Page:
One of the toughest lessons to learn is that in life things don’t always go the way you expect or want them to. This season, Utah State senior cornerback Quinton Byrd learned that the hard way.

In the early weeks of what he expected to be his final season at Utah State, Byrd encountered a “freak accident” at practice, tearing the anterior cruciate ligament in his knee. He walked off the field that afternoon not recognizing the gravity of his injury.

“It was non-contact in a Thursday practice,” Byrd said. “We were getting ready to go to Colorado State, and I just planted wrong and it gave out on me.”

Just three games into the season, and Byrd was already done for the year.

The rules of college football, however, were put in place for situations just like this. With his redshirt year still available, Byrd has a fifth-year ahead of him and will return to the field next fall.

“That fifth year is very important to me. My career could easily just be over right now, but football is a sport that I love to play,” Byrd said. “I love to be a part of this program and so a fifth year will mean a lot.”

Byrd will graduate in May with a bachelor’s degree in interdisciplinary studies and will then begin pursuing his master’s degree.

“I’ll be able to get another year of school in and be able to better myself as a person both on and off the field,” Byrd said. “It will be good for me.”

In the meantime, Byrd spends his days in physical therapy and is on the sidelines helping the Aggies the best he can.

“He’s really my second coach,” cornerbacks coach Kendrick Shaver said. “He’s a smart kid who is very football-savvy. He’s still a leader, even though he is injured, and the guys look up to him.”

Shaver said the dedication and responsibility Byrd has shown, while dealing with his injury has been very impressive. It hasn’t stopped him from doing his part for the team.

“He provides the leadership and maturity that we need,” Shaver said. “He’s continued to do that through this injury which is showing what type of guy he really is.”

Though he can’t be a part of the action, Byrd is still actively dedicated to the Utah State football program and is learning a lot in the meantime.

“It’s teaching me a lot as far as being patient. It’s just not my time,” Byrd said. “When my time does come around, I’ll make the most of it.”

Born and raised in Miami, Fla., Byrd was excited to get out and try something new when it came time to go to college. When Utah State was his only Division I offer, he jumped at the chance to move to Logan.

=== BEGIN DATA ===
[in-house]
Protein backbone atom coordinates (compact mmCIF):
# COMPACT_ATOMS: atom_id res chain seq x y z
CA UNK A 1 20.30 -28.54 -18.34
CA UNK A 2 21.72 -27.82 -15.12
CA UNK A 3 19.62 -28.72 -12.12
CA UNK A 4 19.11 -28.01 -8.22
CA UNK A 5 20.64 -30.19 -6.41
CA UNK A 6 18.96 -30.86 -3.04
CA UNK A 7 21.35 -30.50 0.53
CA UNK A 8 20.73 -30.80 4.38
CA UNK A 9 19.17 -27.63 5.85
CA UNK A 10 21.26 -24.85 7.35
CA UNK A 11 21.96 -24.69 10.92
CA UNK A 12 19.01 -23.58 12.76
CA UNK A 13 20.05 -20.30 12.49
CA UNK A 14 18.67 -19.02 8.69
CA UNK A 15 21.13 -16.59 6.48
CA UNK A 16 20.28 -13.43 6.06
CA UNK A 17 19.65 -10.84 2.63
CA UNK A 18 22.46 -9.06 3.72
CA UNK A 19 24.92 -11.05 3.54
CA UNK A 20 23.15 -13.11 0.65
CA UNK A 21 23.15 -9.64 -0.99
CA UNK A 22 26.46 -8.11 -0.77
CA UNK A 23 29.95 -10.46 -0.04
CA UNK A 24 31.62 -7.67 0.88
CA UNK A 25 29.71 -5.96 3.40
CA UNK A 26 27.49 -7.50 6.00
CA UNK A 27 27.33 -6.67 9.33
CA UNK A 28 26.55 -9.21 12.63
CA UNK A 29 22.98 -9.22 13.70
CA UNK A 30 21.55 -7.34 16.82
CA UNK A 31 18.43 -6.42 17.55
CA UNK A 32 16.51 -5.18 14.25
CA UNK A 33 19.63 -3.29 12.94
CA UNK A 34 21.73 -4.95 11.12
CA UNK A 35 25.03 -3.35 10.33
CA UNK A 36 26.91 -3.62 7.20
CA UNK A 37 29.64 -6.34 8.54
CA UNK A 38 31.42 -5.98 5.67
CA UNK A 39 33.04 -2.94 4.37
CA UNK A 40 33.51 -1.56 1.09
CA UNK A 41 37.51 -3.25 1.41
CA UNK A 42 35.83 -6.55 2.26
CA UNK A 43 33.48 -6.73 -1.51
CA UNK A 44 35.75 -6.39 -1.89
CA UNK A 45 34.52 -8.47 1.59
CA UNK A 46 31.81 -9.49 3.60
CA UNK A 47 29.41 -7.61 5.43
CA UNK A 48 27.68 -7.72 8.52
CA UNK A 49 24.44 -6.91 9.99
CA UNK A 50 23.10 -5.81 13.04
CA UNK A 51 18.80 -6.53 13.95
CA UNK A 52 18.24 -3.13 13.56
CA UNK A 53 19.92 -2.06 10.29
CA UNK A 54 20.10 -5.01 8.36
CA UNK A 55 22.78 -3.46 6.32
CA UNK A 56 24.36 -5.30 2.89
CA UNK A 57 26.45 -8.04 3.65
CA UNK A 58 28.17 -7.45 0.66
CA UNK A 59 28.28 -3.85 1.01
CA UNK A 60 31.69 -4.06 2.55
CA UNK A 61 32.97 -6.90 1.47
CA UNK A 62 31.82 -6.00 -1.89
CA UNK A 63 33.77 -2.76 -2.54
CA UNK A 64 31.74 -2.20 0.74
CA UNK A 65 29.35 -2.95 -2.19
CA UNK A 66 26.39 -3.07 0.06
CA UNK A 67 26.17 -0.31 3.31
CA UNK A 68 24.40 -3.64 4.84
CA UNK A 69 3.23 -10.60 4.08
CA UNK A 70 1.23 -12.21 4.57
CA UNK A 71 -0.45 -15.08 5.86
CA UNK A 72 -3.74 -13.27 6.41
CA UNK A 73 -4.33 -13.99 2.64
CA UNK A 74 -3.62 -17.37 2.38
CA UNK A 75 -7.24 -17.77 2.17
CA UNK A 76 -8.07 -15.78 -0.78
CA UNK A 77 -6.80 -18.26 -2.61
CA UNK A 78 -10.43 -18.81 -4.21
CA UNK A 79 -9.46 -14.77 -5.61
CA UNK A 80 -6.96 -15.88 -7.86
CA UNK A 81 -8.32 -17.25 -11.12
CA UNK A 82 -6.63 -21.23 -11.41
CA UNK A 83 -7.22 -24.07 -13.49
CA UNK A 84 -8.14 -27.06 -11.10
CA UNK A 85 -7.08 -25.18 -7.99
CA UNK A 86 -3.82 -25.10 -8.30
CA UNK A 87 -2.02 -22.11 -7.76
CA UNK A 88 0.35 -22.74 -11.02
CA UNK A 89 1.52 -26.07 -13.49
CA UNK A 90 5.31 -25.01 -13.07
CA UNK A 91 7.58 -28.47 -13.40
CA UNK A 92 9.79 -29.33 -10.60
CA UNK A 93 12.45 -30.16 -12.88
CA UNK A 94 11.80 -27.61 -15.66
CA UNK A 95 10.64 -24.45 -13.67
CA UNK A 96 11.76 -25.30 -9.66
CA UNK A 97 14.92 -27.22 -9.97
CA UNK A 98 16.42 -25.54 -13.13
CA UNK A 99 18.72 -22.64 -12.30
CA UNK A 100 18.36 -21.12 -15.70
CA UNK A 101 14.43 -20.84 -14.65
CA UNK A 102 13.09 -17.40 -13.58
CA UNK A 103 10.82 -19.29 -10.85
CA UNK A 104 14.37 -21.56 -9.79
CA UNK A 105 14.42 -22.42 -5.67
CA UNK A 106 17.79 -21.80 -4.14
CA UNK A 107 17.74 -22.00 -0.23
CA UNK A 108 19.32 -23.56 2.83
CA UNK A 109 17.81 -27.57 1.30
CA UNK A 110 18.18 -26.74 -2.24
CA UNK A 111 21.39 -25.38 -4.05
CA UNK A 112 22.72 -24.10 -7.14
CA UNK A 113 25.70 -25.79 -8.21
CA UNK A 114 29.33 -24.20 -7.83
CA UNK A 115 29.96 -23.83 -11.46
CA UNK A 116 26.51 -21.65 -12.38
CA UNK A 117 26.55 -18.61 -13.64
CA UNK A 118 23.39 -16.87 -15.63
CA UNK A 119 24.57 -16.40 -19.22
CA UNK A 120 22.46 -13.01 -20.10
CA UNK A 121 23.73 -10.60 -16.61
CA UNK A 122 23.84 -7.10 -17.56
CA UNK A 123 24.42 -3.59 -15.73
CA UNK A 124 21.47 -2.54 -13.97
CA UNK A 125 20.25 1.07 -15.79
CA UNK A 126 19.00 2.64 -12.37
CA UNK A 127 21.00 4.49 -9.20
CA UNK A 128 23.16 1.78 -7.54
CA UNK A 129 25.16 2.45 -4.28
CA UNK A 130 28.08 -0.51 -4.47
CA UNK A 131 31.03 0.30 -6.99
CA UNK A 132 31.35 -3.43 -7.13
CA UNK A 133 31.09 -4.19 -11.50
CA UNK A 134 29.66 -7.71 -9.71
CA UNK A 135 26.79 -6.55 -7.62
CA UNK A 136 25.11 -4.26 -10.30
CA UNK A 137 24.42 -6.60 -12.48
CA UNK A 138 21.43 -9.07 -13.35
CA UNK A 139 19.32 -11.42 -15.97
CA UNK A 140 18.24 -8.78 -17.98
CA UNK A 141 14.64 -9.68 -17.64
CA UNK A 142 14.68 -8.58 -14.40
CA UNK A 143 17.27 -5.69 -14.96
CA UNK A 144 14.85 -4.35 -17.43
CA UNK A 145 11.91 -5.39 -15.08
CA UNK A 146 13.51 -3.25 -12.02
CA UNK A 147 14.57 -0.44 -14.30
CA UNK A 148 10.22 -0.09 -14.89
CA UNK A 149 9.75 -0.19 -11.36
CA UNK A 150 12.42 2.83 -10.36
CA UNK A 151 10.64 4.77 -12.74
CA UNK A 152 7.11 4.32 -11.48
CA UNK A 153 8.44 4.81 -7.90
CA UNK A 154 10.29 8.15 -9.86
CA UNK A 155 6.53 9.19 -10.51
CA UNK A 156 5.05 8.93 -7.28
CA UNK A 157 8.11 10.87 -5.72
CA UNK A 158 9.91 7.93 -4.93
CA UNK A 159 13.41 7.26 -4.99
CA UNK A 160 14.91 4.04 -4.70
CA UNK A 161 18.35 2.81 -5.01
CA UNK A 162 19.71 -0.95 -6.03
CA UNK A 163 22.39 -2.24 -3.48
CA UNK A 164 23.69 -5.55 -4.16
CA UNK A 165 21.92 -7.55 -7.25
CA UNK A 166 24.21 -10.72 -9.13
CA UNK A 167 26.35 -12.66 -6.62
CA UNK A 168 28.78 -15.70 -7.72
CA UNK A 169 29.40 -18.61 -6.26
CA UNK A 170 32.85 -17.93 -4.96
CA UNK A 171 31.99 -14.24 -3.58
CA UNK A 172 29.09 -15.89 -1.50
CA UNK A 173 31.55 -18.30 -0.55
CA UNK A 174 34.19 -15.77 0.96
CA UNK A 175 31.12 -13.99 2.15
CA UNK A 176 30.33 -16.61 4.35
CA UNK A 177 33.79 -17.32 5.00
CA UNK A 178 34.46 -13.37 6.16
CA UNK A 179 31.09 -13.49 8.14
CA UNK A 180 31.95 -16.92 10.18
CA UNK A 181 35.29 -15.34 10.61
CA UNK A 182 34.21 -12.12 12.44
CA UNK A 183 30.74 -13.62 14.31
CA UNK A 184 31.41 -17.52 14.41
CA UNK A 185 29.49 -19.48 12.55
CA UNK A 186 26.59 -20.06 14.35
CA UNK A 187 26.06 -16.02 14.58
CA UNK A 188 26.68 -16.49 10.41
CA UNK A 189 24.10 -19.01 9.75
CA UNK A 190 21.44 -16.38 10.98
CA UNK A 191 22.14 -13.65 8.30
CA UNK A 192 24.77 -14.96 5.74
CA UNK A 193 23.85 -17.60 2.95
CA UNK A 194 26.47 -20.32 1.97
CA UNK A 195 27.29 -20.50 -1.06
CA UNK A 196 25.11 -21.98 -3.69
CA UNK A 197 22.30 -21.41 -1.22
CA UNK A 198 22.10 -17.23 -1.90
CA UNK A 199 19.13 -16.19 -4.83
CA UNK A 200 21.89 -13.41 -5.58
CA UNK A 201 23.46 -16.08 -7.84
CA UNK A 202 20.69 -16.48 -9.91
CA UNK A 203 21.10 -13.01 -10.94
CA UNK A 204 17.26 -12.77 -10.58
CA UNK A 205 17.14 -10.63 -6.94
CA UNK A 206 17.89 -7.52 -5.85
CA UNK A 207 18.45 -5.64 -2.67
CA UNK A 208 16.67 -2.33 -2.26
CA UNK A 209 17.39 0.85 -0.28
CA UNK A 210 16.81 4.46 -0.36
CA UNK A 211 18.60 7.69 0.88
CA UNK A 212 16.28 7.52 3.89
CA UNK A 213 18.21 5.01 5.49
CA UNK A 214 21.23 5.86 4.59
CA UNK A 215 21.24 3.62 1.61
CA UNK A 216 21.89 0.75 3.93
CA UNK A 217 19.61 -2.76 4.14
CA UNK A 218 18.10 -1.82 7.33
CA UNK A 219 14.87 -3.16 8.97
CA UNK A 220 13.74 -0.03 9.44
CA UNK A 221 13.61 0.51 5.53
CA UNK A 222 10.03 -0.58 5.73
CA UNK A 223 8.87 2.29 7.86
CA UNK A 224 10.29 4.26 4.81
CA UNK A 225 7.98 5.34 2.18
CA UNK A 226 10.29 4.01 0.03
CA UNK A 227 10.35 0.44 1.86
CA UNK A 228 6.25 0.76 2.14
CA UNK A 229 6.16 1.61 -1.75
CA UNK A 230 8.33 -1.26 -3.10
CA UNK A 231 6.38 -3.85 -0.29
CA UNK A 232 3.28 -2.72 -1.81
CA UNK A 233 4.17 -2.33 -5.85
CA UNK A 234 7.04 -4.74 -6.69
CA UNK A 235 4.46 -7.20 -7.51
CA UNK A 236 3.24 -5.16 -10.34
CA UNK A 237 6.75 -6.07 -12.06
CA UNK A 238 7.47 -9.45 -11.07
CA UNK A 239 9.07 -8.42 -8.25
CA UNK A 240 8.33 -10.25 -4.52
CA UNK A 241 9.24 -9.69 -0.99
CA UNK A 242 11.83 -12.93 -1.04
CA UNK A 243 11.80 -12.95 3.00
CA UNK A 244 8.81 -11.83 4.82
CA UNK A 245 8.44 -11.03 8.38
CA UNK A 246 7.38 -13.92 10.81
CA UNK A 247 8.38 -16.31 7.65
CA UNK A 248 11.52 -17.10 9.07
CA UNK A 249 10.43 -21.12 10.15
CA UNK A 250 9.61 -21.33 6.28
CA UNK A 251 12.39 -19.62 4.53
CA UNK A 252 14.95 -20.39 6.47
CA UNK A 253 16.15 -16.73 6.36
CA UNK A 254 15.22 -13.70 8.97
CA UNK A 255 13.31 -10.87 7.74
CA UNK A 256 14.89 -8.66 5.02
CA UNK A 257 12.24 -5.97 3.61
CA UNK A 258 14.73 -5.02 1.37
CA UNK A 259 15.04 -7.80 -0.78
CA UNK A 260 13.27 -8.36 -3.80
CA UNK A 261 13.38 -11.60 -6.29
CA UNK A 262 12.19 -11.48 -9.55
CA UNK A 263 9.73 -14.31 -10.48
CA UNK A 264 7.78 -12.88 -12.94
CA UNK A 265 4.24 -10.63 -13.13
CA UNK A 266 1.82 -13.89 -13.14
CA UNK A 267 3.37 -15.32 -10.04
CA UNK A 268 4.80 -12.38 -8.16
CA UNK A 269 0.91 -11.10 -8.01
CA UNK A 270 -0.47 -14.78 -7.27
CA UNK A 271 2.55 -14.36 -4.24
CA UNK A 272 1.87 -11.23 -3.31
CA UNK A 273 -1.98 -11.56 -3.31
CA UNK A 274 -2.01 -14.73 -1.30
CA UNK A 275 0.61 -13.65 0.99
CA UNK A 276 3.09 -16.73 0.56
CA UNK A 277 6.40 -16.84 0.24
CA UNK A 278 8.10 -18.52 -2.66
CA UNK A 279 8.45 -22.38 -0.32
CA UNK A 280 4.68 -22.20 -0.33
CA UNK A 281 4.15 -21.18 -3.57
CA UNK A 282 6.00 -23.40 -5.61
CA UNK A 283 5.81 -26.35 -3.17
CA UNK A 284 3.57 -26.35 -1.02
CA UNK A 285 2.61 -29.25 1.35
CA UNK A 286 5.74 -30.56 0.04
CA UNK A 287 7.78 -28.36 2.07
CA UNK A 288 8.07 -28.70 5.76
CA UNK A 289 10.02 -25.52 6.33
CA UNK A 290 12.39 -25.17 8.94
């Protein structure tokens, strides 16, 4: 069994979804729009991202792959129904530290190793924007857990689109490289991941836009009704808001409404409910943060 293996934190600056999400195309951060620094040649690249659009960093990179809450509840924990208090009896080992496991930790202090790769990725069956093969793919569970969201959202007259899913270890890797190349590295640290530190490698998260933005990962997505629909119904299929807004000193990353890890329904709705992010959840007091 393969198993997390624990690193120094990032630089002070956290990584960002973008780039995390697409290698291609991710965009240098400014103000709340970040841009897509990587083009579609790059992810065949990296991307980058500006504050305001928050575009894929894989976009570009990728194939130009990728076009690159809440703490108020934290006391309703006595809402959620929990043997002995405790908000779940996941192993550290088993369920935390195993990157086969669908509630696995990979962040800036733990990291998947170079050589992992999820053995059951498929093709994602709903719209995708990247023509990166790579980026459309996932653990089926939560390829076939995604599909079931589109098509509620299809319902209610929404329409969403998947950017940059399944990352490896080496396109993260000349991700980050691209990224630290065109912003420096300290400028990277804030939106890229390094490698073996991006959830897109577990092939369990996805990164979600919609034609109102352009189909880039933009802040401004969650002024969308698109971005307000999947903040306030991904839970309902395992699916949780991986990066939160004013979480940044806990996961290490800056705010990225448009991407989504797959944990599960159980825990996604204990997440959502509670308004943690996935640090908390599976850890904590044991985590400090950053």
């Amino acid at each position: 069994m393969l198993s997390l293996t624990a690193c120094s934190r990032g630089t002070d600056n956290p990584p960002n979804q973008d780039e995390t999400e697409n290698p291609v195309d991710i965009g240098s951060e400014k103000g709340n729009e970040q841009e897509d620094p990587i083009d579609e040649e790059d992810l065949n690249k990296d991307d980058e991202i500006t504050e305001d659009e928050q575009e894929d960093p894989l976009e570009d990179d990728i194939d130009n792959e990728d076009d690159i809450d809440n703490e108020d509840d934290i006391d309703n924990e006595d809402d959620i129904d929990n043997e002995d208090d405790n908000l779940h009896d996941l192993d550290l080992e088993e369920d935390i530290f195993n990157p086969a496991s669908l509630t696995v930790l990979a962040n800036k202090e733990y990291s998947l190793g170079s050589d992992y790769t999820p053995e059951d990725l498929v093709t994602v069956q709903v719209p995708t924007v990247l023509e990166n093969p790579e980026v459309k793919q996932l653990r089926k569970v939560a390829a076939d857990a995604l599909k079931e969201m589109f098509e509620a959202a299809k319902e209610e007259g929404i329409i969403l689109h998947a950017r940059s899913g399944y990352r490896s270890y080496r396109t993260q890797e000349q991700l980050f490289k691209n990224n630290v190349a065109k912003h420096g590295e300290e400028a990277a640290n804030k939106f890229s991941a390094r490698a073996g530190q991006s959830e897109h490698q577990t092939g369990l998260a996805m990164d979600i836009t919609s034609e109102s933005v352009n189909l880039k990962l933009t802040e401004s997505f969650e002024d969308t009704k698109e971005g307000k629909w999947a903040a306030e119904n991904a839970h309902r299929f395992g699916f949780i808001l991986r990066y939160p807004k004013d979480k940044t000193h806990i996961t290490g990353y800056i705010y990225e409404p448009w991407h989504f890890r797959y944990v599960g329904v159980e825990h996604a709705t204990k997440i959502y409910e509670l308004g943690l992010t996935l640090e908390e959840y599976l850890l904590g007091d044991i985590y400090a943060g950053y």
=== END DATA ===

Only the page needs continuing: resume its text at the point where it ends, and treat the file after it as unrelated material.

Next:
“It was pretty much the second-to-last week of high school, and I was still looking for a college to go to. Coach (Corey) Raymond came down, he saw my tape and things just kind of took off from there,” Byrd said. “I committed right on the spot.”

While Raymond, the former cornerbacks coach, was visiting Byrd, he got a phone call from head coach Gary Andersen, which he said solidified his decision.

“I just talked with coach Andersen over the phone and knew he was the type of coach I wanted to play for,” Byrd said. “I’d never been to Utah, but I always wanted to play Division I ball outside of Florida.”

Once he was here, Byrd started making a name for himself among the USU secondary. Up until his injury, he had an appearance in all but two games throughout his career.

As a freshman, he logged eight tackles, but his sophomore season was the highlight. He finished the year with 31 tackles and was tied for the team-lead with three interceptions. Those three interceptions came in a span of just five games. As a junior, he had 12 tackles in 13 games, three each coming at Hawai’i and against San Jose State.

“My freshman year, I was a pretty good student of the game, I caught on pretty fast,” Byrd said. “You have to take advantage of your opportunities because they’re limited. Not too many freshmen play right as true freshmen. You come in looking to play, and you need to take advantage of that.”

Shaver said the coaching staff relies on Byrd for his stability and consistency.

“The thing about Quinton is that he’s the same guy. He’s very even-keeled, never gets too high or too low,” Shaver said. “That’s what you need. I expect leadership, maturity and contribution in every position, which he does.”

As he’s gone through his career as an Aggie, Byrd has found his place and his role on the team.

“I’m known as the guy who does things right. I just tend to follow those tendencies. It’s the way I was raised by my parents. If things weren’t done right, it would be a problem at home. If it wasn’t done right I just had to continuously do it over again,” Byrd said. “That gets boring, so I just do it right the first time and knock it out.”

This year’s senior class is among the last group to have really experienced both sides of the Utah State football program. Byrd has done his part to help get the program turned around but credits the camaraderie of the team to the success.

“This is by far the best year we’ve had since I’ve been here. We have a better team, better coaches, everyone just took it up a notch,” Byrd said. “We’ve grown closer together as a team, and I believe that plays a huge part in our success on the field.”

As he works through rehabilitation, Bryd is anxious to get back on the field. He is looking forward to returning to Utah State for a fifth season and is doing everything he can to be ready.

“Hard work pays off,” Byrd said. “Doing what’s right gets the results you want.”

Megan Allen writes for Utah State University Athletic Media Relations.